“With the housing boom still in full force in early 2006, Long Beach Mortgage Co., one of the nation’s biggest subprime lenders, sent its eager Wall Street investors yet another package containing thousands of new home loans. Among them was a mortgage for a modest, two-bedroom home on a quiet suburban street outside Washington, D.C. – taken out by a borrower who could not afford it. The mortgage was rolled into a bundle of bonds worth $1.7 billion, assembled and marketed by Goldman Sachs and other venerable financial companies. The bonds were blessed as the highest possible quality by the major credit raters and then purchased by some of the world’s most savvy institutional investors. By now it is well established that the collapse of such mortgage-backed securities set off a chain reaction that nearly wrecked the global economy last year. This is the story of one risky mortgage and its path through the U.S. financial system. It is also the story of one man who succumbed to the lure of easy credit and lives in financial purgatory while he waits for his bank to decide if he is worthy of a loan modification.”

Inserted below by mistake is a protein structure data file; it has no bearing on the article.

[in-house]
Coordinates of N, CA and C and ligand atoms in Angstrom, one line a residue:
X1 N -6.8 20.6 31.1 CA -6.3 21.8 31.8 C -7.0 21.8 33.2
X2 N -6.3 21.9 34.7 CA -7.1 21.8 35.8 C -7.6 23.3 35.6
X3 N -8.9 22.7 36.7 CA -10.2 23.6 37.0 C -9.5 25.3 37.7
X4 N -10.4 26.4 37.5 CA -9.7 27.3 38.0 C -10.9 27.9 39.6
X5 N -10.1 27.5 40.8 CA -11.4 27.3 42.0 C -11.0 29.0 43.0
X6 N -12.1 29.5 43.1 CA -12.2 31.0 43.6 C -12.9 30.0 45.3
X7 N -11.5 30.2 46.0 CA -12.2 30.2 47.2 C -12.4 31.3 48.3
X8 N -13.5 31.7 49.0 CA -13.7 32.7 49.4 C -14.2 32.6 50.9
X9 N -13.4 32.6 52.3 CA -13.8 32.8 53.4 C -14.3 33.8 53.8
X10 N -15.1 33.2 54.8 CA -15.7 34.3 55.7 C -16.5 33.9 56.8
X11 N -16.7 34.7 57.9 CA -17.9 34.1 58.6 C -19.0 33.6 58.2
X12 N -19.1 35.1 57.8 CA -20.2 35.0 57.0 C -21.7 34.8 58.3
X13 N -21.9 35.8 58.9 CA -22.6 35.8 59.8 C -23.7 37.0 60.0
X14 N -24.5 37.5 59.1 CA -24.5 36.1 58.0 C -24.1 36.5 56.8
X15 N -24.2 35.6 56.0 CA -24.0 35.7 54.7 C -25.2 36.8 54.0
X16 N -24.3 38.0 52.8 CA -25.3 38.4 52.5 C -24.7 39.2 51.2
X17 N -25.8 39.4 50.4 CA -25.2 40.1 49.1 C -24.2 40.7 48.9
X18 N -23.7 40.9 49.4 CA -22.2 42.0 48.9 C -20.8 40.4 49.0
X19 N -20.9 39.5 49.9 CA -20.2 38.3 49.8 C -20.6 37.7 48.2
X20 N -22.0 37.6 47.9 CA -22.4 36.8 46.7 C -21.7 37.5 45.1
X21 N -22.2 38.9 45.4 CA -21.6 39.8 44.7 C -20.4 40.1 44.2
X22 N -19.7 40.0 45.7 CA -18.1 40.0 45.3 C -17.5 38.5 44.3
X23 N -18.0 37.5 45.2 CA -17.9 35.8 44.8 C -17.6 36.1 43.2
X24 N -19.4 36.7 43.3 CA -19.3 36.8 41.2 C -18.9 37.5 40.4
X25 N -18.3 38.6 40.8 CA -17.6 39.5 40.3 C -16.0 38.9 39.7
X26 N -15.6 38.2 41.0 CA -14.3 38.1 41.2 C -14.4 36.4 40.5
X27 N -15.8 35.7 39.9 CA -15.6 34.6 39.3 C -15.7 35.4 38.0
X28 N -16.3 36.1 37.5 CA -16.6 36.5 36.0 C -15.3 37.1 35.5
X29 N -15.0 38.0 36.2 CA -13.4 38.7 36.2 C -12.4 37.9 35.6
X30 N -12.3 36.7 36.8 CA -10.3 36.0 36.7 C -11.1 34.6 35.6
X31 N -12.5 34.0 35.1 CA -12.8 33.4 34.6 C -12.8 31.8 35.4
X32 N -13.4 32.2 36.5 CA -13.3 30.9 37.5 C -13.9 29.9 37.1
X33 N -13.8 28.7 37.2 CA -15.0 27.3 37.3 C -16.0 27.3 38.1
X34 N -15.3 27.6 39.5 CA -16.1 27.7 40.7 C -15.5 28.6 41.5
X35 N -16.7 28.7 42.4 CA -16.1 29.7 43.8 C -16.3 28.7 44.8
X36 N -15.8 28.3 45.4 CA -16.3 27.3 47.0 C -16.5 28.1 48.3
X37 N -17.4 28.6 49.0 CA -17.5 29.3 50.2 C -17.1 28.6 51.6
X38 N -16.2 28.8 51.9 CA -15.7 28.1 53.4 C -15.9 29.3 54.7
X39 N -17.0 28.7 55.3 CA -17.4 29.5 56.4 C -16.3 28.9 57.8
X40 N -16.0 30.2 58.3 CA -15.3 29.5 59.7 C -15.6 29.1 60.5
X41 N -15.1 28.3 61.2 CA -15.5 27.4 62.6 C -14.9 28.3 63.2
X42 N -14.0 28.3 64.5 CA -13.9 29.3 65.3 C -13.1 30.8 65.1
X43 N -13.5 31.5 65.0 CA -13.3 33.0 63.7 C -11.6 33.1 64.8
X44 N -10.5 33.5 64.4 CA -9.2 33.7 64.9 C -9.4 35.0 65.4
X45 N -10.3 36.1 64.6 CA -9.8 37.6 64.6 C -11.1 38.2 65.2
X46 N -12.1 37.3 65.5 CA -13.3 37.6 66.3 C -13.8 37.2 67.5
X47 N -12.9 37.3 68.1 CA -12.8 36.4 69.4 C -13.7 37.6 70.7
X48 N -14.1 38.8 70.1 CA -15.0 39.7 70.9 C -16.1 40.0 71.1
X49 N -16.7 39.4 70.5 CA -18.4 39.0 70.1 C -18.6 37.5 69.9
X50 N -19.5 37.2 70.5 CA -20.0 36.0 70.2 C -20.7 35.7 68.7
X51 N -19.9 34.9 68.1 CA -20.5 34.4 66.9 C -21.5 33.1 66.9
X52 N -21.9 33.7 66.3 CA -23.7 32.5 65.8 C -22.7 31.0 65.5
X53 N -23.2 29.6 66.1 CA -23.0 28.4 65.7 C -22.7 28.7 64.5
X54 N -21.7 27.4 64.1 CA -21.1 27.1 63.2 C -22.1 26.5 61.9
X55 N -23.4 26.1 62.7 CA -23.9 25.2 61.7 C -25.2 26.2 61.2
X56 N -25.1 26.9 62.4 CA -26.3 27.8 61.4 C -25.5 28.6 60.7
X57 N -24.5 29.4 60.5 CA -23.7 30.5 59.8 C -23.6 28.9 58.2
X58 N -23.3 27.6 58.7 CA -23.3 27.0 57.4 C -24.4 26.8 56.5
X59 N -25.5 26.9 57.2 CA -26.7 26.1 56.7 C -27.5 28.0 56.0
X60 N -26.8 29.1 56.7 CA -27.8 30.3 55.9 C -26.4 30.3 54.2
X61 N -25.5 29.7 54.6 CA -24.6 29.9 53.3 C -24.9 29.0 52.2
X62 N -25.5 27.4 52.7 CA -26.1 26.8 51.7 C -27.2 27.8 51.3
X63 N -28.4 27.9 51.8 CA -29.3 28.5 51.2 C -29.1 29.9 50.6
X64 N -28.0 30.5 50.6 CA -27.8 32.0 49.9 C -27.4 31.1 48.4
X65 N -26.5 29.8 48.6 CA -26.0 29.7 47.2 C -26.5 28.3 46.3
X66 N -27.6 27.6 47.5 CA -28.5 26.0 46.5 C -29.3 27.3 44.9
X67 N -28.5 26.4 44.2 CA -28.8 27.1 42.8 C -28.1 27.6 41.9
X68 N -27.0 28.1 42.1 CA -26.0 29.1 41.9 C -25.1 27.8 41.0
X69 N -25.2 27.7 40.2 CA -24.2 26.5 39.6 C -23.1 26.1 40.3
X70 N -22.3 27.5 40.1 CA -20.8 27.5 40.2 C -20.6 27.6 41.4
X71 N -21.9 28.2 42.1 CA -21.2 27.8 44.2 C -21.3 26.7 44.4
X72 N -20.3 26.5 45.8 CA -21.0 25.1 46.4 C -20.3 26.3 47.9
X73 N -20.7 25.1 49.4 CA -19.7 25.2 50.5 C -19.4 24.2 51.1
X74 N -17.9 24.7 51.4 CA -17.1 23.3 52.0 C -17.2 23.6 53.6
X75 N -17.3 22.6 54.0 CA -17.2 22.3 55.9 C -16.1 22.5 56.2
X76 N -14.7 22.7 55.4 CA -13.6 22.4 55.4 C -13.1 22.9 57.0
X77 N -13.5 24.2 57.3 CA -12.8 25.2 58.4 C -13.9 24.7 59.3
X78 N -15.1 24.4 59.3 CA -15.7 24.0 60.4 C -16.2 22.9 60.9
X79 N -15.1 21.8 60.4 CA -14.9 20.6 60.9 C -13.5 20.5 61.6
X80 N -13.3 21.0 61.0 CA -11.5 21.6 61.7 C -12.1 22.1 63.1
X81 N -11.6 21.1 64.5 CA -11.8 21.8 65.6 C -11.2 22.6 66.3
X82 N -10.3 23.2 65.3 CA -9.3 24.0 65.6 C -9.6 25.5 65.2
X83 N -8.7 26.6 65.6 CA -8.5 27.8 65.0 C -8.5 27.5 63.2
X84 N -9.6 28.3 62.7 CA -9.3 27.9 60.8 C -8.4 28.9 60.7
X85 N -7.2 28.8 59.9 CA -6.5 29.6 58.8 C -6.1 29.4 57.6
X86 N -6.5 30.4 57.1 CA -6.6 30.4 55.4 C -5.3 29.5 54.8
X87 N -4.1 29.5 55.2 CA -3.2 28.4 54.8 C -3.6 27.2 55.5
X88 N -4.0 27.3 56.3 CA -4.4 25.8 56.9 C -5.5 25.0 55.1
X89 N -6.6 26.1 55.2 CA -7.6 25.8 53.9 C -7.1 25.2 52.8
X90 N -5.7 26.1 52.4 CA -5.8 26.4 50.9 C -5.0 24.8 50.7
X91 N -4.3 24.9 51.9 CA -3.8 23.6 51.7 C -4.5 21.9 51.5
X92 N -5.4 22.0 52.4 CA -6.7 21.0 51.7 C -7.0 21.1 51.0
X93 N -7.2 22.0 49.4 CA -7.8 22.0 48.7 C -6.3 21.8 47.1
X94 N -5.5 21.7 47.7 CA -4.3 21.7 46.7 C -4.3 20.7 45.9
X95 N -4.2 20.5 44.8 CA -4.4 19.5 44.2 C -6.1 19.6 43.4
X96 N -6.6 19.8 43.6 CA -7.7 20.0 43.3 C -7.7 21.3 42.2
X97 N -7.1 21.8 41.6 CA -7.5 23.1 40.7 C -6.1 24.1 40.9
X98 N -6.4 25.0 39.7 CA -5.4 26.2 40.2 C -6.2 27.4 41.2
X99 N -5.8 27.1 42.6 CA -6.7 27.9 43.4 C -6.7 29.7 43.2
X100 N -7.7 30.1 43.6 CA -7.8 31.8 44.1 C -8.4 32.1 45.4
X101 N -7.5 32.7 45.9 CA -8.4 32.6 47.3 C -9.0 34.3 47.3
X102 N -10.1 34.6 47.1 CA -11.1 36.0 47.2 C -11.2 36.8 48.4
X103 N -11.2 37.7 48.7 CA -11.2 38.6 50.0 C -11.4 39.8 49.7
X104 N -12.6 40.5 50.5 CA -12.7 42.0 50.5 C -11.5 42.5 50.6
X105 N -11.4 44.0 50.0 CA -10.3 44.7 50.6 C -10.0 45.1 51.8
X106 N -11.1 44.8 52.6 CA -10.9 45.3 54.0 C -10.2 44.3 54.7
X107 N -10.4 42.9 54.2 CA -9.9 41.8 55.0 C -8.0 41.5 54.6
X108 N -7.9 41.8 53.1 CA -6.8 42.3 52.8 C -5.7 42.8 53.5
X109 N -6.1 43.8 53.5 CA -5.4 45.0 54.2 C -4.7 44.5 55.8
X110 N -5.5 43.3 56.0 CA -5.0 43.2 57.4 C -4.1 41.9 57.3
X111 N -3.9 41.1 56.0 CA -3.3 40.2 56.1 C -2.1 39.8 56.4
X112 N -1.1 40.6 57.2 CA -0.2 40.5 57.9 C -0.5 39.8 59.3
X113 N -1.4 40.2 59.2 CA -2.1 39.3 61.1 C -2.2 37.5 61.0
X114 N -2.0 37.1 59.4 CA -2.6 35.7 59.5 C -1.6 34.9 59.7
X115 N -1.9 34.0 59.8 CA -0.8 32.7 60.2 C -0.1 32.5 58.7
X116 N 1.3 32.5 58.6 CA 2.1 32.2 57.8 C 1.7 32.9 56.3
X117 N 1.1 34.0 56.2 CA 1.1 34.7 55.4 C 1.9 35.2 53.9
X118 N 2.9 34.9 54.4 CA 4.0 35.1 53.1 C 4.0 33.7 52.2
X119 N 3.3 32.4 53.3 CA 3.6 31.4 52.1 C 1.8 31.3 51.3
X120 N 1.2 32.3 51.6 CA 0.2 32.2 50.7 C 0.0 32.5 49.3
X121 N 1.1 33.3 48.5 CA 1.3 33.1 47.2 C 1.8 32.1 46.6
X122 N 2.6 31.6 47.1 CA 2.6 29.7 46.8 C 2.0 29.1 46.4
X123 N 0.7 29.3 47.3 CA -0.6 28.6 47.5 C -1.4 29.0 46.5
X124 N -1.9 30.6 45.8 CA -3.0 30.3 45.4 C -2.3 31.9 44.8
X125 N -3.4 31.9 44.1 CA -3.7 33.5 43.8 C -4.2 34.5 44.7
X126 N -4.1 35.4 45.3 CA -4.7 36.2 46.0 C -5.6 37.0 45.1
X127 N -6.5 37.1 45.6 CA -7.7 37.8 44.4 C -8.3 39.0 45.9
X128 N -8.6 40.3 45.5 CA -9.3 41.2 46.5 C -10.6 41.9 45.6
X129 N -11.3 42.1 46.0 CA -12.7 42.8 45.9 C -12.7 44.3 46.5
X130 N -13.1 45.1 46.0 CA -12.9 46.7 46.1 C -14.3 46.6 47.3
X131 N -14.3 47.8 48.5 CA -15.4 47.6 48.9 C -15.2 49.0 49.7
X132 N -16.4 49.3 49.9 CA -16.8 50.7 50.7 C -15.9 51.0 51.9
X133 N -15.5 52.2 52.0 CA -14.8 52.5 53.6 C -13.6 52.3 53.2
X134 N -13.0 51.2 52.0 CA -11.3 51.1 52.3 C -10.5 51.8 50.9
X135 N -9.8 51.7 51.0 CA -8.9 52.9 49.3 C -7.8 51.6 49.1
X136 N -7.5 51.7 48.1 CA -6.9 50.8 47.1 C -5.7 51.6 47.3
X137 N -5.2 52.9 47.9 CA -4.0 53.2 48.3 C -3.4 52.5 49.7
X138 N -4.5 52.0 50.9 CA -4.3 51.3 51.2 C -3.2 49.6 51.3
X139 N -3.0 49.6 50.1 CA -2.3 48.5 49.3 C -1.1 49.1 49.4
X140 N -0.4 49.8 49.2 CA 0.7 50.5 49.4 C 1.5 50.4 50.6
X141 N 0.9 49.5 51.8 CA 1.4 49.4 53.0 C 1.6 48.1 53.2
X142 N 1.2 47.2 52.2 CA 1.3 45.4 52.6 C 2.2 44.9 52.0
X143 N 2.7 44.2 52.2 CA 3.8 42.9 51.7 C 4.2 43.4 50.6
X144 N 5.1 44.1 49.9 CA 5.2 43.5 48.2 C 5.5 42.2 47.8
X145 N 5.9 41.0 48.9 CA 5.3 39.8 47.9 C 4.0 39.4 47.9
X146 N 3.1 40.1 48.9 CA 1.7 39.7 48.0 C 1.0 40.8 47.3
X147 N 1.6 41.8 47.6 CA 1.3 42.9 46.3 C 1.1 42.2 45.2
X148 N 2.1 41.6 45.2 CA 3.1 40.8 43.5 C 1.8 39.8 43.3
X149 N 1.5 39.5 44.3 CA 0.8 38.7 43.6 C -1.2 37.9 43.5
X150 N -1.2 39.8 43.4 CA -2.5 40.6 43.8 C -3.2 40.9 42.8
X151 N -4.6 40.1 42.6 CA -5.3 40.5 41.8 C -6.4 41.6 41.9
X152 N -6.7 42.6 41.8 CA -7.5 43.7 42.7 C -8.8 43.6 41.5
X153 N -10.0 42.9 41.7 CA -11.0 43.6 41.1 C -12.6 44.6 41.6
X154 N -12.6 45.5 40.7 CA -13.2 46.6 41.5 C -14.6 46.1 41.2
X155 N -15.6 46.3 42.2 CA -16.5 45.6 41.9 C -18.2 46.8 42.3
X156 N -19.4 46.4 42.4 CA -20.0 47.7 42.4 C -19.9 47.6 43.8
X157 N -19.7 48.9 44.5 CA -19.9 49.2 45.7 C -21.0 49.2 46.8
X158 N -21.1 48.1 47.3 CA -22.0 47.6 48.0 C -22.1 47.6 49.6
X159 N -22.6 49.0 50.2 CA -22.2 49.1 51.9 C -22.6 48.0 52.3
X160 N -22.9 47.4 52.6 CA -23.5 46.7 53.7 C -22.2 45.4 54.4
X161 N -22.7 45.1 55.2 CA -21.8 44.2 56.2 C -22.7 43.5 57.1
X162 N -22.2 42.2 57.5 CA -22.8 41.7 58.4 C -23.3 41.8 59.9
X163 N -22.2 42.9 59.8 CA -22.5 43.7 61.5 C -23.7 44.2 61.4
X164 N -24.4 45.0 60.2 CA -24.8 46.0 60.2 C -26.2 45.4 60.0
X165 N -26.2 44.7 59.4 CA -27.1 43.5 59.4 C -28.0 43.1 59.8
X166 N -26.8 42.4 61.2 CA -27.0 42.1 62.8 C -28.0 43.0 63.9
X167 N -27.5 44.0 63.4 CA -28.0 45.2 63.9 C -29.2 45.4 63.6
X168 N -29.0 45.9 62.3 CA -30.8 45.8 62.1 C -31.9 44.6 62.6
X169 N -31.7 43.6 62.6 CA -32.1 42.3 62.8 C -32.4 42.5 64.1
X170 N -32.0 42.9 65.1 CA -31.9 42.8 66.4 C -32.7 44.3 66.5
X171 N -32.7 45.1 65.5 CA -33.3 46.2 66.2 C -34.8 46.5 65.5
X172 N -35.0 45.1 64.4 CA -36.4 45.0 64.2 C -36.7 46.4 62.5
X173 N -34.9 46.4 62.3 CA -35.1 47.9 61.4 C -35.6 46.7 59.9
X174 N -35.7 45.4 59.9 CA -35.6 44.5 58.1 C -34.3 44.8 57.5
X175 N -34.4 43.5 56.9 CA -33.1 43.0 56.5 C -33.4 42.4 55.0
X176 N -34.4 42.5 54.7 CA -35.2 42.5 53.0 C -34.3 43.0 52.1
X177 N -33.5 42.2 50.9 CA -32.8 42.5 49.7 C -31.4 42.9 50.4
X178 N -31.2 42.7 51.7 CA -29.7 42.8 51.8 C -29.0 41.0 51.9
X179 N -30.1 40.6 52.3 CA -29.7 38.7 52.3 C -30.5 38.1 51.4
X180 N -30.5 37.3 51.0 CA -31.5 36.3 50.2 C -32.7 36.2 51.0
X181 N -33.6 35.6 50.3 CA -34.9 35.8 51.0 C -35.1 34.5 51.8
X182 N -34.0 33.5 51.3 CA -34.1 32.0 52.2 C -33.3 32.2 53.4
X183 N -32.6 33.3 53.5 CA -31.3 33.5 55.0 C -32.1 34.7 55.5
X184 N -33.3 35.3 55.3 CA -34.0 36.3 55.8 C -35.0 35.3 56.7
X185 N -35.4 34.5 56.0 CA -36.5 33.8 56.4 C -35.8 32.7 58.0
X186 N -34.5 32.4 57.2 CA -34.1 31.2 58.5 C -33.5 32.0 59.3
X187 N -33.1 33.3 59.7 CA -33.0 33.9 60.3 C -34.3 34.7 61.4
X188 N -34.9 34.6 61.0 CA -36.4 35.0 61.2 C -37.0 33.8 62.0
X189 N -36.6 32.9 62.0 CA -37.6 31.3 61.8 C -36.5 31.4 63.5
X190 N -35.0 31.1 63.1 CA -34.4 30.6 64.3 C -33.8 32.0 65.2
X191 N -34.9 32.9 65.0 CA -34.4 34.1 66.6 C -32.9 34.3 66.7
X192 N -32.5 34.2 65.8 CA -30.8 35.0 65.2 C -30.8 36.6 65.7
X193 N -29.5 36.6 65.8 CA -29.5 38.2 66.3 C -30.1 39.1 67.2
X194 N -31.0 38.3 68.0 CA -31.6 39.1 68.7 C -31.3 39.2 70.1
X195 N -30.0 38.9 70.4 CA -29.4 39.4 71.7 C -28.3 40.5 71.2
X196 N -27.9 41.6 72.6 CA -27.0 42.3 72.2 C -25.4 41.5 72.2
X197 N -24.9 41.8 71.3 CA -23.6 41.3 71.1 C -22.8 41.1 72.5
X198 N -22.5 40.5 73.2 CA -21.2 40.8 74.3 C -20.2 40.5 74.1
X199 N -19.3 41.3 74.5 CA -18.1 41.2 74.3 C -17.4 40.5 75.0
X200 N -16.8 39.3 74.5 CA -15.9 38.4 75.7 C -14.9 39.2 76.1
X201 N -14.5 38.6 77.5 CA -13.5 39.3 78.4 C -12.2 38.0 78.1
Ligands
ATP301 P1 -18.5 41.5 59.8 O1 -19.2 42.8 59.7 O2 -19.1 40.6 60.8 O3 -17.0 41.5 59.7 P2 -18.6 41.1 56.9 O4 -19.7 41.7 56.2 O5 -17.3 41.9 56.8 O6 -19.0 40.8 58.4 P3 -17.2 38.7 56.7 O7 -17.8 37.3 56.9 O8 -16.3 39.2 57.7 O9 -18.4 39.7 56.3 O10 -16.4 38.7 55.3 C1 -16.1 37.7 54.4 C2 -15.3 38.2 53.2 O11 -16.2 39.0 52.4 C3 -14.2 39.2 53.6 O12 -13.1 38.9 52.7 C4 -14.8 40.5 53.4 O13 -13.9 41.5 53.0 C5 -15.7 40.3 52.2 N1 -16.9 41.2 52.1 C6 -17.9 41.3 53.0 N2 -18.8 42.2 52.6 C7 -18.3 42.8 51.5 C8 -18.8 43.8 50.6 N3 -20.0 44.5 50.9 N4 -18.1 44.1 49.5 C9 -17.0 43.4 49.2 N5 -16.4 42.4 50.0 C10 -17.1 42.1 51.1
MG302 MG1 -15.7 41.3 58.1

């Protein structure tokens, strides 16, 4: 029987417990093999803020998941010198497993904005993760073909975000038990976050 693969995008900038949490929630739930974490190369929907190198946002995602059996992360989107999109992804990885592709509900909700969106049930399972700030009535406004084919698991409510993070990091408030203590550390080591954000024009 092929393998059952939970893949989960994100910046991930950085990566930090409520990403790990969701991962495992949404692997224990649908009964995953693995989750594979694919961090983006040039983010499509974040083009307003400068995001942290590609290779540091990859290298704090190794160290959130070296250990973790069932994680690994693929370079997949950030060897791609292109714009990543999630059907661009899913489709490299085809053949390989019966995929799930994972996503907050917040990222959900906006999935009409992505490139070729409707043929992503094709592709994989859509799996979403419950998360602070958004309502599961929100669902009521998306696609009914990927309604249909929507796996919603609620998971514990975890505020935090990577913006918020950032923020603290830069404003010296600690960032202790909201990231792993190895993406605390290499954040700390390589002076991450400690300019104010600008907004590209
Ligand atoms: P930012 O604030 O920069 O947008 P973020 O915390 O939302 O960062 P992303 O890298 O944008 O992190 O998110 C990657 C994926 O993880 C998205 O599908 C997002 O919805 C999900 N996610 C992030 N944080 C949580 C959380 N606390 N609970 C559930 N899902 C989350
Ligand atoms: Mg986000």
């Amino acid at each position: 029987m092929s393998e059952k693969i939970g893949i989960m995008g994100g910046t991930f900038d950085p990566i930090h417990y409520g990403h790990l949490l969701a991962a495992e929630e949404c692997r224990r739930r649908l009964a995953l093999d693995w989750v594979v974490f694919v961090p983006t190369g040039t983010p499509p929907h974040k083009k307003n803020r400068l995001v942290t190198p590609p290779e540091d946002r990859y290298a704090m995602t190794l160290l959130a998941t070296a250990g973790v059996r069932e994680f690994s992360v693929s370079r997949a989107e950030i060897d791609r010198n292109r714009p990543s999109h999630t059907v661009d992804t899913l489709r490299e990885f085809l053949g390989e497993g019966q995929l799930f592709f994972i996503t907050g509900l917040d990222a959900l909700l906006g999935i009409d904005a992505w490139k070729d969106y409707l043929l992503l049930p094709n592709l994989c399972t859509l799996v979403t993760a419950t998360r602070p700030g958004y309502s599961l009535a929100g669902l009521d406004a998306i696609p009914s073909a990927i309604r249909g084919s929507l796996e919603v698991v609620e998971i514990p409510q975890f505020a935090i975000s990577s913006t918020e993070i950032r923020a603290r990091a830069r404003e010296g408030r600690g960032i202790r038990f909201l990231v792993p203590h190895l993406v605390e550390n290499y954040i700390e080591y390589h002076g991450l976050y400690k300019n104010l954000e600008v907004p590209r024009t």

The recipe for a perfect date night: a rom-com, a bowl of popcorn, and a syringe of testosterone — at least for gerbils, anyway.
Short-hop regional flights could be running on batteries in a few years.
Fluphenazine, once used to treat schizophrenia, is capable of blocking a compound connected to chronic pain.
The aging brain is networked differently.
The artifacts were often made from found objects – an Ivory dish-soap bottle transformed into an earthenware figure.